I’ve been mostly off-line for the last two weeks, because I’ve been dog-sitting my friend’s American Pit Bull Terrier, Bentley, which has been so much fun that I’ve just let it consume me. I’ve never had a chance to get to know a Pit Bull, so about all I’ve done is hang out with Bentley!
It’s a lot like when the grandparents (grandpa, in this case) sit the kids while the parents go on a long vacation. The two-edged sword is that, while the parents know the kids are safe and secure, they also know they’re gonna get spoiled all to hell and gone.
Or in this case, dog-gone spoiled by a loving grandpa who is a sucker for that ‘starving dog’ look. (Those hungry brown eyes; who could say no?)
Funny story. At some point, probably around 2008 or so, I began saving the plastic bottle caps from the Diet Mountain Dews I was consuming during the day at work. I don’t drink coffee (at all; ever). I get my caffeine via the DMD (which actually isn’t anywhere near what you find in coffee).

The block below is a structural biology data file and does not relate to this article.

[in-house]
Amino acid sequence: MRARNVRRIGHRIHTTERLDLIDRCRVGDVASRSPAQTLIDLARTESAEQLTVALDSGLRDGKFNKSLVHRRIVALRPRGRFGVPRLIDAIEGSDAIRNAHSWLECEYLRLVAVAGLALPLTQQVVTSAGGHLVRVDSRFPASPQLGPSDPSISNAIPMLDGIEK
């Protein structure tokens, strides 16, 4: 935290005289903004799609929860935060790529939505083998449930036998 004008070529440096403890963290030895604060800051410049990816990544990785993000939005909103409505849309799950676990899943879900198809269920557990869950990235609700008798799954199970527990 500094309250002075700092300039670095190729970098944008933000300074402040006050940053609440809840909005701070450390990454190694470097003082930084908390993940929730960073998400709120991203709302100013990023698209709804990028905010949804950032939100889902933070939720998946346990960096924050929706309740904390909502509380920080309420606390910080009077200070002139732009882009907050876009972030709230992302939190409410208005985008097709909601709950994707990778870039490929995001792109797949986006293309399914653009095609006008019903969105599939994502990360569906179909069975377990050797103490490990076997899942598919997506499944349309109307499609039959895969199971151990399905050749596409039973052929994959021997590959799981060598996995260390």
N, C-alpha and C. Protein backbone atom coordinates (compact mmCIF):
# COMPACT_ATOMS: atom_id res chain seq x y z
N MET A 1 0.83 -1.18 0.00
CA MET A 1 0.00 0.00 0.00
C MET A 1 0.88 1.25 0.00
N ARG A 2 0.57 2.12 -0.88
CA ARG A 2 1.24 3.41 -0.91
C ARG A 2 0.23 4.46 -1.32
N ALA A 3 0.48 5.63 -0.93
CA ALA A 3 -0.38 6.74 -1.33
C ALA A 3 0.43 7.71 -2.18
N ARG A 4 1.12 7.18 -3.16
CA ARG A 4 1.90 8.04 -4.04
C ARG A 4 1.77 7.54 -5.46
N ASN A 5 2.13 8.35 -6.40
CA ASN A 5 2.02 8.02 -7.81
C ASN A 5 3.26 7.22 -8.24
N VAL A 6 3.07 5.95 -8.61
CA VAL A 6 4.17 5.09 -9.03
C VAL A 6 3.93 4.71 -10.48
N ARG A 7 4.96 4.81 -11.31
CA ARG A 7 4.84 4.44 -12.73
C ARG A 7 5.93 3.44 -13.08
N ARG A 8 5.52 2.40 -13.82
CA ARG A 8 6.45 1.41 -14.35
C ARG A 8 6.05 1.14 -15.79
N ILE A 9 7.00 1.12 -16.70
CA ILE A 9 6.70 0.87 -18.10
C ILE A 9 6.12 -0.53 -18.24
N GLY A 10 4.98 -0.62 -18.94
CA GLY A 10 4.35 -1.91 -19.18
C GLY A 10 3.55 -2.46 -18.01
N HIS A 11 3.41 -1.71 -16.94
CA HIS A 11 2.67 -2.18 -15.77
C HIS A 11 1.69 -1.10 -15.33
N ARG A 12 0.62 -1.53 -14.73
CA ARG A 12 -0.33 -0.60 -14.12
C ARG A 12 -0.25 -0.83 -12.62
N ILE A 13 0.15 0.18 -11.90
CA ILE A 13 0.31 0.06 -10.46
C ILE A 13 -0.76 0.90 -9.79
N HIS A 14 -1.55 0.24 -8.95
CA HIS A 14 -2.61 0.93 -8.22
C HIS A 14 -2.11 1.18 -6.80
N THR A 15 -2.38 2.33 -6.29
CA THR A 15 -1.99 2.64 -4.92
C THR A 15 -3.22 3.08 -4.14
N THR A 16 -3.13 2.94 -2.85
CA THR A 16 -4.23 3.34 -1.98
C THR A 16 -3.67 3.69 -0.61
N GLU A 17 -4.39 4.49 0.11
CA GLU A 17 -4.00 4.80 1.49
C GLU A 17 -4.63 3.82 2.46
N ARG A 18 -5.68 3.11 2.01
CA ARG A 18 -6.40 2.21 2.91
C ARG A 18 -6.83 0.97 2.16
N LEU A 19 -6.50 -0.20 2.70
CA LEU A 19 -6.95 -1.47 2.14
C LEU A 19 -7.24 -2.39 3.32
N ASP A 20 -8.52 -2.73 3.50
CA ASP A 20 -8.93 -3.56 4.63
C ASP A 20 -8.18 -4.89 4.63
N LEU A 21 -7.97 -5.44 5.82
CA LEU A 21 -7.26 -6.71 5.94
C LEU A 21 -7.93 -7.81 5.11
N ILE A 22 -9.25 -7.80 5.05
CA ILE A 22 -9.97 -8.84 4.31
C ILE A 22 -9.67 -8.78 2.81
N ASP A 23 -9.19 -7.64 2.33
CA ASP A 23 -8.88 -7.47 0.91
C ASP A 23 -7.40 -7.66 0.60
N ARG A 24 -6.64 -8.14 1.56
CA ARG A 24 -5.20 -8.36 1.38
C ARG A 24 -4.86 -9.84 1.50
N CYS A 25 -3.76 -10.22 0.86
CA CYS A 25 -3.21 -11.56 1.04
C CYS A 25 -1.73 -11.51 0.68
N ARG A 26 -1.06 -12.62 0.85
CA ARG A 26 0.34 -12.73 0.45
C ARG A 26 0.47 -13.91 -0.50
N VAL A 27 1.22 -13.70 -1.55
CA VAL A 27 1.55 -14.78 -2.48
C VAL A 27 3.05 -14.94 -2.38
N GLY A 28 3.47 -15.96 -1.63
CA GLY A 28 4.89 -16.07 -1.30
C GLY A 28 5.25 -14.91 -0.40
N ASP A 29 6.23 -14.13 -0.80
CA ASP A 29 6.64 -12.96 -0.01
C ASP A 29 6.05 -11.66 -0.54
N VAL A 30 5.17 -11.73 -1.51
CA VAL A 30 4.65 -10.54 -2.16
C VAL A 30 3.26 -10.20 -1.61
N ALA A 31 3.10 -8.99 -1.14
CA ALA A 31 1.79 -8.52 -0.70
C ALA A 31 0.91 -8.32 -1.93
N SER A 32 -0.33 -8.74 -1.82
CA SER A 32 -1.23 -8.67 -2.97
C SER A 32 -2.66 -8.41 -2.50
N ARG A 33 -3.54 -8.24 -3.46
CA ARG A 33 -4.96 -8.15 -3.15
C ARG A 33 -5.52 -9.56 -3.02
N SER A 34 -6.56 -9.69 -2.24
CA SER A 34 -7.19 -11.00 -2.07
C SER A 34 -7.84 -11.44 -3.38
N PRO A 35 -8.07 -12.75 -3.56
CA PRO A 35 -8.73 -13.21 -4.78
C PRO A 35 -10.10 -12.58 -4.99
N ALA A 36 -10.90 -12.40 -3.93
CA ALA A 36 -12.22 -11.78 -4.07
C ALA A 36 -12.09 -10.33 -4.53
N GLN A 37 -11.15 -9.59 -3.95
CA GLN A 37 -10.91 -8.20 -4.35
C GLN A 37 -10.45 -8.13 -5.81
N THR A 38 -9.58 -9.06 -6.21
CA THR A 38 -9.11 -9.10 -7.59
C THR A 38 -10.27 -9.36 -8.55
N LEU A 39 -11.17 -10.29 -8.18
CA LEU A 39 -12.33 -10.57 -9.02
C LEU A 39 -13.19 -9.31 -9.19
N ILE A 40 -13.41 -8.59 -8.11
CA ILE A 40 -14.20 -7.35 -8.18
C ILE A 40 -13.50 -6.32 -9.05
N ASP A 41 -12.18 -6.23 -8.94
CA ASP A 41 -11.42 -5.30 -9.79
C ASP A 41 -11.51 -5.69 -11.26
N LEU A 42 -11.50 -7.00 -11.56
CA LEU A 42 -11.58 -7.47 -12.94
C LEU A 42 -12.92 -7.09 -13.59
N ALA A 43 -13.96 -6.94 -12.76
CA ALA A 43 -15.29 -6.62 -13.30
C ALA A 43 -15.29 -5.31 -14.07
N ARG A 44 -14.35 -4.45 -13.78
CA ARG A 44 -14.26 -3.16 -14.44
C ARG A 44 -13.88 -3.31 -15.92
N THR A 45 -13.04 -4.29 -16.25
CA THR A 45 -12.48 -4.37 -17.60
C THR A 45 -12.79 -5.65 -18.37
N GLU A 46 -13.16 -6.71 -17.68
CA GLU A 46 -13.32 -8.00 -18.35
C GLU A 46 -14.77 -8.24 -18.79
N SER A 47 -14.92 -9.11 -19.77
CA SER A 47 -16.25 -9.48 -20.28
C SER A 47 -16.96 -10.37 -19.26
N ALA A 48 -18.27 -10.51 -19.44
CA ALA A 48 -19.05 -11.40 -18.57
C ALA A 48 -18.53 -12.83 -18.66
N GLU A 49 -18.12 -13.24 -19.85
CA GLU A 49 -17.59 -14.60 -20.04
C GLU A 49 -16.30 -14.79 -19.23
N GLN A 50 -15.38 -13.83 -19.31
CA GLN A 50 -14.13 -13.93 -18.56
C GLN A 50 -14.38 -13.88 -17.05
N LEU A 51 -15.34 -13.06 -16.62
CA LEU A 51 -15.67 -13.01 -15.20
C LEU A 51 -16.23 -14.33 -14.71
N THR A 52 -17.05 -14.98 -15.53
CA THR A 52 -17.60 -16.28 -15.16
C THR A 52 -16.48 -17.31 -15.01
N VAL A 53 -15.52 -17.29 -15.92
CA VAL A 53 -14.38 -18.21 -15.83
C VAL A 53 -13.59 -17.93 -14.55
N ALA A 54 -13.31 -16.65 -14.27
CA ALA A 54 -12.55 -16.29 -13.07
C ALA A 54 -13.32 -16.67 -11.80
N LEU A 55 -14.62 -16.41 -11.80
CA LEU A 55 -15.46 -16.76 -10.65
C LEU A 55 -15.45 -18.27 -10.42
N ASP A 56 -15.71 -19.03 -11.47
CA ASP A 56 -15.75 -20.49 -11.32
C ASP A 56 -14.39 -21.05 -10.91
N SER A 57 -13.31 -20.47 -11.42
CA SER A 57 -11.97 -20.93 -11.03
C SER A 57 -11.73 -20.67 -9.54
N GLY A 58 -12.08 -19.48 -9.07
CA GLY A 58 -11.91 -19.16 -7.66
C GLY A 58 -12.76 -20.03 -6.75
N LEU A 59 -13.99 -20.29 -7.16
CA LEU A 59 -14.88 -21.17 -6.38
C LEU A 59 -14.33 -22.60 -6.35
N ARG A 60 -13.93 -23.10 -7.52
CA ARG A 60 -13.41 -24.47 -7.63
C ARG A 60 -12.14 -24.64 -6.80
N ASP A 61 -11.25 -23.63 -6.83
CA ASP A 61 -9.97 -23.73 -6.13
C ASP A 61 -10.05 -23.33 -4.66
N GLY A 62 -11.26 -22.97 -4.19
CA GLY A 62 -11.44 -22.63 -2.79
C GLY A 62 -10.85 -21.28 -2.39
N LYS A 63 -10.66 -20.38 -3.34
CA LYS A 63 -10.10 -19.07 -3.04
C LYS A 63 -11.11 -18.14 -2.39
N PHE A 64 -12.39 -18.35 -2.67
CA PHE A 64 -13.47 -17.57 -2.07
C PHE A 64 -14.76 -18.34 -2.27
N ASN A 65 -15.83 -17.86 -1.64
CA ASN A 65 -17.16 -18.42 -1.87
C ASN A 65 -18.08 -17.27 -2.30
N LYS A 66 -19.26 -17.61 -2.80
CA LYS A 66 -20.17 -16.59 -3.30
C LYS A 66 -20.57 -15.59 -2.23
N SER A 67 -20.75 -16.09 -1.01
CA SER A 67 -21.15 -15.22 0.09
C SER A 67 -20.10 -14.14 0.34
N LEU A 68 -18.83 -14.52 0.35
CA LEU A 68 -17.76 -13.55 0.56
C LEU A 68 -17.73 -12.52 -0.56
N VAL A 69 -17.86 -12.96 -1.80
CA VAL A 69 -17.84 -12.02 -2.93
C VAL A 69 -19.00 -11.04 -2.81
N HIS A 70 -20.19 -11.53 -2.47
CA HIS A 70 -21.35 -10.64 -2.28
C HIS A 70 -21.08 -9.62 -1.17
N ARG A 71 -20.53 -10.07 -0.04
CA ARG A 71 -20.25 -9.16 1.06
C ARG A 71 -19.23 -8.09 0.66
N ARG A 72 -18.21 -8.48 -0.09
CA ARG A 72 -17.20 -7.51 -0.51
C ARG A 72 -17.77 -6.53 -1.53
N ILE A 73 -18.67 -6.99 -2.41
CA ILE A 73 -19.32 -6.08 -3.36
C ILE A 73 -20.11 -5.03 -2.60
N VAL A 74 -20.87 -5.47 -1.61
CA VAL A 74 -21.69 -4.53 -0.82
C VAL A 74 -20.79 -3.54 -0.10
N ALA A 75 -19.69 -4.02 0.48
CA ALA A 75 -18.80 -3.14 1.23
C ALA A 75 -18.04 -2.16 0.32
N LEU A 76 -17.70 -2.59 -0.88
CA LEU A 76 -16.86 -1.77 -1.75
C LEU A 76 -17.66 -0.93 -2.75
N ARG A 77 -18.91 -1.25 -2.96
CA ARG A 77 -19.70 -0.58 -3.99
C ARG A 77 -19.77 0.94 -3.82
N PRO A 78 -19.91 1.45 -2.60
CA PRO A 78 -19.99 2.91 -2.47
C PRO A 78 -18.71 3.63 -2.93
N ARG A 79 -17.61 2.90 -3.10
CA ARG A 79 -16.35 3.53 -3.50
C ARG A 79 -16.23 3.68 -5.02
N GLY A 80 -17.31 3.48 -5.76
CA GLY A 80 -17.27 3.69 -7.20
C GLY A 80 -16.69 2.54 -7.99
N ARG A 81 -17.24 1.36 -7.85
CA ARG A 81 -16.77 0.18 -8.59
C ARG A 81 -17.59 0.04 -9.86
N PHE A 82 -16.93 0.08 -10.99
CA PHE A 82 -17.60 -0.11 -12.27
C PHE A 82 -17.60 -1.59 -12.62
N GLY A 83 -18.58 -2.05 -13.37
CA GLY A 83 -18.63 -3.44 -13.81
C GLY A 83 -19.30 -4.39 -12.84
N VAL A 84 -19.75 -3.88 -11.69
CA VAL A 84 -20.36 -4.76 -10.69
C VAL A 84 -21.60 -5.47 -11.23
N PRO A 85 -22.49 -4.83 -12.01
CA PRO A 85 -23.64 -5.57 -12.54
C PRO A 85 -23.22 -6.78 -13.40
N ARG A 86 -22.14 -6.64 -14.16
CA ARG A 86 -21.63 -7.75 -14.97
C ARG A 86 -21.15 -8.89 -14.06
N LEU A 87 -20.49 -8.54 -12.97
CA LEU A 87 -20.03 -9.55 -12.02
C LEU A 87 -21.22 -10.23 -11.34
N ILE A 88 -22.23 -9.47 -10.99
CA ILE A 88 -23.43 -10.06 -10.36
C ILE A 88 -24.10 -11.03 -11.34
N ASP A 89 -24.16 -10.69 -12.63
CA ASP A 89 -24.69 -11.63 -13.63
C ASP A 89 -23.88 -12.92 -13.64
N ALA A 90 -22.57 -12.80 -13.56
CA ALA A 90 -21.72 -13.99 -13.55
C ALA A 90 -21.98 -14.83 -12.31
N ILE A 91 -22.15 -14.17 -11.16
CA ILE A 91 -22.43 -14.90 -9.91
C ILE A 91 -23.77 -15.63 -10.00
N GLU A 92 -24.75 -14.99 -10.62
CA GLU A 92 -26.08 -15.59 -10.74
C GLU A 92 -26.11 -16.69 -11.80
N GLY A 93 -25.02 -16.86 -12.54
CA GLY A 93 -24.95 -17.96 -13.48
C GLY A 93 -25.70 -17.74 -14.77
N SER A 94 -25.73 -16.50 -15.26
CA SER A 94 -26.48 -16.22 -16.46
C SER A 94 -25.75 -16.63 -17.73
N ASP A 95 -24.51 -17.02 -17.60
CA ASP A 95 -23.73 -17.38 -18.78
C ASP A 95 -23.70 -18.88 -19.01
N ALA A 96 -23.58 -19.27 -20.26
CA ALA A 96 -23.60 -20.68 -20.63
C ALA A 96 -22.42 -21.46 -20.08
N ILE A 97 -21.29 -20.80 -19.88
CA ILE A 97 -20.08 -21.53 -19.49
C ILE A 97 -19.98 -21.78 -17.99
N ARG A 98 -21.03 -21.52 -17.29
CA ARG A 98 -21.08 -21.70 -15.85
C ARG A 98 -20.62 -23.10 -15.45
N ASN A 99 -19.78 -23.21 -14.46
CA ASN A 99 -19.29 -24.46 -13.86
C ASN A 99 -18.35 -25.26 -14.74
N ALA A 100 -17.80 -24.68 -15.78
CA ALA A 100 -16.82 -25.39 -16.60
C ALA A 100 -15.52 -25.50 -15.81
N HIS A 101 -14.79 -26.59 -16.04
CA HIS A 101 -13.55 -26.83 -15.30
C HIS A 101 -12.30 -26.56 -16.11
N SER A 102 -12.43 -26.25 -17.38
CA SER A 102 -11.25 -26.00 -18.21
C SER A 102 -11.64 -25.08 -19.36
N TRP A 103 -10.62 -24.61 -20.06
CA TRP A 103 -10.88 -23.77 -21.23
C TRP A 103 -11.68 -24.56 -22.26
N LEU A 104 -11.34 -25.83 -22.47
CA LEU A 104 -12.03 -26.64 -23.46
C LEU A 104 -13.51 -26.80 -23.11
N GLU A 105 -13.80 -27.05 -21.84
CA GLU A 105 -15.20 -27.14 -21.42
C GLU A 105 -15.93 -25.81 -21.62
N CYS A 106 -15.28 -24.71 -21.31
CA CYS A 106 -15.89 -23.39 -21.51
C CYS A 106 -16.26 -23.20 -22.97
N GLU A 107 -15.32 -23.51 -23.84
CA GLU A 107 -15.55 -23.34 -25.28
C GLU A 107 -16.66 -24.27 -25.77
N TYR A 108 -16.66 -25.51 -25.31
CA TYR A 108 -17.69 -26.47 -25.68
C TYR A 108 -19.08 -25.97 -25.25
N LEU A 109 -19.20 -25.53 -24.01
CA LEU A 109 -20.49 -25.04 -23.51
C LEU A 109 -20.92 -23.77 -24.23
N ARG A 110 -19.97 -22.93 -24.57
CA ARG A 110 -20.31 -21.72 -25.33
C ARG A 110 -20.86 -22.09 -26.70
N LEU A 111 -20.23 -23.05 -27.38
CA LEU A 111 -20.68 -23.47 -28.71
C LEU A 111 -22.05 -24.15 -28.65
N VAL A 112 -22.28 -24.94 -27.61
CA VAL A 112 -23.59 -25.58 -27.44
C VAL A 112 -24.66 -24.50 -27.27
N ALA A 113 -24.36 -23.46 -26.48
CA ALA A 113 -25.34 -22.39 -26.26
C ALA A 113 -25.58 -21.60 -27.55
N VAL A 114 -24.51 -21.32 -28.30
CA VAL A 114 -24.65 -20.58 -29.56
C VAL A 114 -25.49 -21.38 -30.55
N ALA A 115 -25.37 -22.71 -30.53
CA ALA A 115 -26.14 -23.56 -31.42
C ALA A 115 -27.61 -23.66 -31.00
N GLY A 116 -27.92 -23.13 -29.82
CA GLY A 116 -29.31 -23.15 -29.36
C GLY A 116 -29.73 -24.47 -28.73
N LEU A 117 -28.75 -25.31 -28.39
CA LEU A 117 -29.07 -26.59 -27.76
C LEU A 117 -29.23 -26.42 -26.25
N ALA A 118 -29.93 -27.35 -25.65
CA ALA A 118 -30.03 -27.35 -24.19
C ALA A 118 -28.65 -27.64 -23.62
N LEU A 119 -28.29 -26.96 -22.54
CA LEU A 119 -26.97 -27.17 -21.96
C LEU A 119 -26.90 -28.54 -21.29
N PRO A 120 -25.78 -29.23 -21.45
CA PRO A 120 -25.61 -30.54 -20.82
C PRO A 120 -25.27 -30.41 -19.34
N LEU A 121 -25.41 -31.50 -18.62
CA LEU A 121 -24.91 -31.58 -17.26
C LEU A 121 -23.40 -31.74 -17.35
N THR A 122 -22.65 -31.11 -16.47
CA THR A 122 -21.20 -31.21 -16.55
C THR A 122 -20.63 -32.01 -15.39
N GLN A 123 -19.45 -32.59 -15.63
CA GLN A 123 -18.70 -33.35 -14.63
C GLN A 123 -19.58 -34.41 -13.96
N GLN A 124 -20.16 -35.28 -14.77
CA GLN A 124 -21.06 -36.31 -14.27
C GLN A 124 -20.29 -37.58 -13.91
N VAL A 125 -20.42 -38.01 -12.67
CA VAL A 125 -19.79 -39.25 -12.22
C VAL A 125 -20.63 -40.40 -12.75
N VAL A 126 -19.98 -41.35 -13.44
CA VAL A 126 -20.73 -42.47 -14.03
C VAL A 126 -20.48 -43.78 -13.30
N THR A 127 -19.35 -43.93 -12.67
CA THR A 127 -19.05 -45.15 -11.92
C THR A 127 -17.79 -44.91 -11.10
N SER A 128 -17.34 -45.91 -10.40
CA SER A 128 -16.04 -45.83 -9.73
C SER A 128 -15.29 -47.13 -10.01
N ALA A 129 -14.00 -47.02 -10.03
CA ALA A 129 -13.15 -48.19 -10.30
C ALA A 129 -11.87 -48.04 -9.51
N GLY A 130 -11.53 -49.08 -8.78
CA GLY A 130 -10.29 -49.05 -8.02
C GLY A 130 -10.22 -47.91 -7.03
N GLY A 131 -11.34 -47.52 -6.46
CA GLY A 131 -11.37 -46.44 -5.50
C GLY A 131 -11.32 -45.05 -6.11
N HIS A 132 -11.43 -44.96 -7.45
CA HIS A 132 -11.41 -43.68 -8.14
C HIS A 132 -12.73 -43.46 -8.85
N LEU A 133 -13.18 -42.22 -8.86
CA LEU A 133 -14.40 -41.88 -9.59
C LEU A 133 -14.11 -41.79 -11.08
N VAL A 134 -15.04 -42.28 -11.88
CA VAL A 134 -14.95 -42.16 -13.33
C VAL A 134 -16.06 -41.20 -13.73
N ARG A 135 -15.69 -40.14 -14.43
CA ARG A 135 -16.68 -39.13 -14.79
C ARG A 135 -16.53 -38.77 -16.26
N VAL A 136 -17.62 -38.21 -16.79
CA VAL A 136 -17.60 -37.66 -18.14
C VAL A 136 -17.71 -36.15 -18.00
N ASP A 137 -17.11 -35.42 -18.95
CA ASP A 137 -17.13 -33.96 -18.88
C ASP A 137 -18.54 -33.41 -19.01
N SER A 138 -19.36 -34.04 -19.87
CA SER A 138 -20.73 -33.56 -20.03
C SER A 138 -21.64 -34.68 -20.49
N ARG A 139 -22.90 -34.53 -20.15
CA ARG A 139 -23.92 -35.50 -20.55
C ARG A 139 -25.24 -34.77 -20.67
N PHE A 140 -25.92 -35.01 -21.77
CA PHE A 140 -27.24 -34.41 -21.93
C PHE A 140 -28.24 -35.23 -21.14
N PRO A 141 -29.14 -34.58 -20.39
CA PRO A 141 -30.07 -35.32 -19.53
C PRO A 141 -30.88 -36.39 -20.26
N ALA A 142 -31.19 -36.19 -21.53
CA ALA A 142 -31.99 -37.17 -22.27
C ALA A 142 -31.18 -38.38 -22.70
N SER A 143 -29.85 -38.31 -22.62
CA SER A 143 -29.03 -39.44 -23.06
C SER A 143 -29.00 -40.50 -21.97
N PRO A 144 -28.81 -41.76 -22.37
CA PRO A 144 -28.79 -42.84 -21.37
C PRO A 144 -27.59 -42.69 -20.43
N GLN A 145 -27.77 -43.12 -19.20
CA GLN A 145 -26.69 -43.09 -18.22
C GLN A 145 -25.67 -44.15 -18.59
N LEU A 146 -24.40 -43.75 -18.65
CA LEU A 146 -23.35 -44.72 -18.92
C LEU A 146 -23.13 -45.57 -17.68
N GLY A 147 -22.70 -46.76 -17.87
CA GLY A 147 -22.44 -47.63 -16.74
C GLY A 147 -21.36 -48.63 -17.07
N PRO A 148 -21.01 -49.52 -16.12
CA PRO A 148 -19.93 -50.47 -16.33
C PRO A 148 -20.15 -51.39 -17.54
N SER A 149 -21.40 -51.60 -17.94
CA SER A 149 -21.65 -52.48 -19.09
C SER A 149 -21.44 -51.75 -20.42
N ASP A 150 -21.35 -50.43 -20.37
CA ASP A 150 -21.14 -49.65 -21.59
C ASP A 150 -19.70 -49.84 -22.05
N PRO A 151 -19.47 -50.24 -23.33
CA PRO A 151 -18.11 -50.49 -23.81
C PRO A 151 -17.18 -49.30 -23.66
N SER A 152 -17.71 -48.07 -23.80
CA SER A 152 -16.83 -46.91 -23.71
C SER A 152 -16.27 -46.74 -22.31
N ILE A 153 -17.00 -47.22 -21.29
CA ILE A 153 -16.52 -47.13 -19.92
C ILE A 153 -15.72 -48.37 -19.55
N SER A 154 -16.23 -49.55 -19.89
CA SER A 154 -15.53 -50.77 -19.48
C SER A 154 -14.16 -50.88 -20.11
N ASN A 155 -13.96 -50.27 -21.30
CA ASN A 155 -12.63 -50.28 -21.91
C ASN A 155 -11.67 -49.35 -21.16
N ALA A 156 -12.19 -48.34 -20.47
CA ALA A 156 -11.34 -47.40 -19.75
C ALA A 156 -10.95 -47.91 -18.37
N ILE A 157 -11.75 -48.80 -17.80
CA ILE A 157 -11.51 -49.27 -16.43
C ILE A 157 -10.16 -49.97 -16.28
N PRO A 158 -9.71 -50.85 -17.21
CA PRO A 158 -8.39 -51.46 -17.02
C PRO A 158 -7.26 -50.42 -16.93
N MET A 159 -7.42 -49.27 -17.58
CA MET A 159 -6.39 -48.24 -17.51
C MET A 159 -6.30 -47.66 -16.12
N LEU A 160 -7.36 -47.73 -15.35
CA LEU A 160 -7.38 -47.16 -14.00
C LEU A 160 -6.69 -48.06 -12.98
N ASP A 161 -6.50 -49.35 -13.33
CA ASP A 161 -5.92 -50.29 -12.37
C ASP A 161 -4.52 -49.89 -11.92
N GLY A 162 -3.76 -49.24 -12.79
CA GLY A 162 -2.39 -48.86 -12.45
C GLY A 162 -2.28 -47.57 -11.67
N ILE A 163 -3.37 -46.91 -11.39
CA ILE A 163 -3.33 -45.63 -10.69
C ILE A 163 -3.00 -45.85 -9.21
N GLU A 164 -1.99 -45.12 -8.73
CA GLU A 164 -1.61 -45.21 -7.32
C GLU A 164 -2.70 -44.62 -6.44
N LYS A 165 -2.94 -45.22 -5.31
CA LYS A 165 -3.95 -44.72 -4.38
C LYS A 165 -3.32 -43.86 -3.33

Anyway, channeling ancient college dorm protocol, I began building a pyramid of bottle caps on an unused area of my desk. It was mildly interesting to watch it grow and to try to stack them (wish I’d taken a picture). The color of the caps changes when they’re running some kind of promo, so my pyramid had some color variety.
The problem was I couldn’t stop. Once I started saving the bottle caps, I developed some kind of compulsion to see how big the collection would get…
Many of the fundamental laws of modern physics are based on laws of symmetry. (Which makes Emmy Noether a founder of modern physics.) Just as the Yin-Yang metaphor offers a way to view and deconstruct existence, symmetry is also a way to understand the world around us.
In the past (here and here, for instance) I’ve looked at various sports in abstract ways designed to bring out commonalities among groups of game types. (For instance, tennis, ping-pong, volley ball, badminton, squash, and racquetball, are all “volley” games with similar operation and constraints.)